So far, these reports have proceeded according to plan and are slotted to provide the President, Congress, and the public with the best available science on climate change and its impacts on the United States.

The National Climate Assessment is mandated by Congress

Before I get back to how astonishingly comprehensive the National Climate Assessment is, the National Climate Assessment (NCA) is a report that an office in the White House called the U.S. Global Change Research Program (USGCRP) is required to prepare for the President and Congress every four years. In 1990, President George H.W. Bush signed the Global Change Research Act, which mandates that this report analyze human and naturally caused global changes, and analyze their effects on things like agriculture, energy production, and human health. This Act passed unanimously in the Senate.

The Climate Science Special Report – part of the NCA process – tells you how and why the Earth is changing

The Climate Science Special Report is like going to a doctor and being given a report of your vital signs. It has information on changes in things like the Earth’s temperature, extreme weather events, and sea level, as well as what is causing these changes. The NCA is like being told by a doctor what the symptoms of these changes in your vital signs are going to be like for your community and state (e.g. more sea level rise = chronic flooding along coasts).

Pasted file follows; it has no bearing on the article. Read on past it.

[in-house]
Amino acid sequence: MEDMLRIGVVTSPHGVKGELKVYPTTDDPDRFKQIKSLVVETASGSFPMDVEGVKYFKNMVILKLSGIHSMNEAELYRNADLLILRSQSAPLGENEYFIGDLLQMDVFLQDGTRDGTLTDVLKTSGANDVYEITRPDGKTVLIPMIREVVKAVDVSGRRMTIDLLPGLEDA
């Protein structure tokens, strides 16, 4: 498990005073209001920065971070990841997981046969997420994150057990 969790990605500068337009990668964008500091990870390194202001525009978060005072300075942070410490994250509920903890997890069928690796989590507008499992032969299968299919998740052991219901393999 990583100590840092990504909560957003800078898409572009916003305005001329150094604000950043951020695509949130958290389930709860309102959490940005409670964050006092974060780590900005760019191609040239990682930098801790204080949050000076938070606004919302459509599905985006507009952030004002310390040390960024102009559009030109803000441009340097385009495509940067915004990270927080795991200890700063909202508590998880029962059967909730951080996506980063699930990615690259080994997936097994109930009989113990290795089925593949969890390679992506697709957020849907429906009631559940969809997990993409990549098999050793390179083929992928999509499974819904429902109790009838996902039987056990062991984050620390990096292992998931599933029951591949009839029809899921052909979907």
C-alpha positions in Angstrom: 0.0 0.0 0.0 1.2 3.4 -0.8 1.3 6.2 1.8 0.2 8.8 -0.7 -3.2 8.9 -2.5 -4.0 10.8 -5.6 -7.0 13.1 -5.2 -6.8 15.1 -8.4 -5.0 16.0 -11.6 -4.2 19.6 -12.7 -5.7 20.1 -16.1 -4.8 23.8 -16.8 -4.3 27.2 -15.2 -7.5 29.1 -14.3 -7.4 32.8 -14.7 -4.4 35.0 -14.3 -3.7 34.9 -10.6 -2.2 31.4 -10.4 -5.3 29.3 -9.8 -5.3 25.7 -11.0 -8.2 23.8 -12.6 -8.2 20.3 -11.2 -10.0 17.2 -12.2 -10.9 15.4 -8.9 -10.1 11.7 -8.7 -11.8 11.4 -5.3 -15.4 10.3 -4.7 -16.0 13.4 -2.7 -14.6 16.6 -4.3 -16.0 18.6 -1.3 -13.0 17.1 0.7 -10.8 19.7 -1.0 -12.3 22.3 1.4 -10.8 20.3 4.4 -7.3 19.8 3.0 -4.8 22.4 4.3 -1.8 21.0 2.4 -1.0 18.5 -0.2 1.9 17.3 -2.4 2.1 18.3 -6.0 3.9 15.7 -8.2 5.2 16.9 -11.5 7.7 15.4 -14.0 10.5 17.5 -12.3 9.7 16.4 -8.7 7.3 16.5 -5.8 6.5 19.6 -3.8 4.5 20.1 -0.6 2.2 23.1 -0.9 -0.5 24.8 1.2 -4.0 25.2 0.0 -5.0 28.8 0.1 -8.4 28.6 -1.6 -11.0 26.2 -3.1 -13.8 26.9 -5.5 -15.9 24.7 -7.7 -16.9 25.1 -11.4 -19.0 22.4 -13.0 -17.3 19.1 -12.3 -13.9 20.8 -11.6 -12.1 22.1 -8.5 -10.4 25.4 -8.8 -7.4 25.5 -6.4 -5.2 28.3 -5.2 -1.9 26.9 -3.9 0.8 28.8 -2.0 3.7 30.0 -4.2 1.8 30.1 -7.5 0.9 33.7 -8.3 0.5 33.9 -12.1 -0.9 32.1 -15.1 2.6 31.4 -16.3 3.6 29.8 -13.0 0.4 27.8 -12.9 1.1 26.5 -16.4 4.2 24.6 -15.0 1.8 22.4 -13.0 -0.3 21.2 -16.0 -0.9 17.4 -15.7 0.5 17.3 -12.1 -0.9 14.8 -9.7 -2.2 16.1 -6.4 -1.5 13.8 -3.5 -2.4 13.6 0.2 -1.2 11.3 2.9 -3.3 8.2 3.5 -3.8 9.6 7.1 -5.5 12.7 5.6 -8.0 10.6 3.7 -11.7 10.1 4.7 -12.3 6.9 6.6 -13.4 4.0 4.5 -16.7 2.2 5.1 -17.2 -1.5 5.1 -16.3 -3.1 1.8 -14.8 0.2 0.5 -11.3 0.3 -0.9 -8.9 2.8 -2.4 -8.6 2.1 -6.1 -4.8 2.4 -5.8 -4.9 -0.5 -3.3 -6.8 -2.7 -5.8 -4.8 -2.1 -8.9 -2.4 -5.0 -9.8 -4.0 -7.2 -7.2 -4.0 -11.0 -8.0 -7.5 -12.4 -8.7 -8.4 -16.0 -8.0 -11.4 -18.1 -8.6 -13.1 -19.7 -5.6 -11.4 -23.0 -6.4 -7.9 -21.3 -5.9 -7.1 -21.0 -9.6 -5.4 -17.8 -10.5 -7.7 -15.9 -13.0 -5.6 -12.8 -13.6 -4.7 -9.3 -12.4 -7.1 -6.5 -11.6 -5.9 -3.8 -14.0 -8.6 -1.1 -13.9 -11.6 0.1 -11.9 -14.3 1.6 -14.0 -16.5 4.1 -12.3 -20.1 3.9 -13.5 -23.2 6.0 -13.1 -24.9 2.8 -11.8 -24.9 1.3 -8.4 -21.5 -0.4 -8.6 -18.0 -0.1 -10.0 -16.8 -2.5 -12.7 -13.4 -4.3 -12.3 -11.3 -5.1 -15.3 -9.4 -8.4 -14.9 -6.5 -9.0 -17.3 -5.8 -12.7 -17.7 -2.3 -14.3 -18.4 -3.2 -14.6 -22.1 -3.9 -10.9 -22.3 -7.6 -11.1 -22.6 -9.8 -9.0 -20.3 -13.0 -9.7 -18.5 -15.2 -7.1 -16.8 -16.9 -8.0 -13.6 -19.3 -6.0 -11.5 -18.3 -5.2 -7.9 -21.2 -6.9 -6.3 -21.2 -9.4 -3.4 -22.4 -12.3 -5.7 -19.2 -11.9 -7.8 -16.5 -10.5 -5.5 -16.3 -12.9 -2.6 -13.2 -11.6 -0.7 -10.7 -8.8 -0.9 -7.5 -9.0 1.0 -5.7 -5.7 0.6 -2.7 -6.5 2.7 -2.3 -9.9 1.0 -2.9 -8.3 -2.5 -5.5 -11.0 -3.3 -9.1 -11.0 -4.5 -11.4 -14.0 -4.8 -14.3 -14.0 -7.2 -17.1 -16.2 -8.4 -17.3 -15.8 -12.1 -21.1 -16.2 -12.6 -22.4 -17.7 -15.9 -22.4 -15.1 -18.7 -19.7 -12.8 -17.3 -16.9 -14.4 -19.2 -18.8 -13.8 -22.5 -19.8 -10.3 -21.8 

The Climate Science Special Report and the NCA consolidate massive amounts of scientific research

Okay, back to the astonishing amount of science that is in the NCA. Take the Climate Science Special Report. Again, this is just one part of the NCA process. In the leaked draft of the Climate Science Special Report (the final version is due to be properly released to the public in November), the authors assess more than 1500 scientific studies and reports. 1500!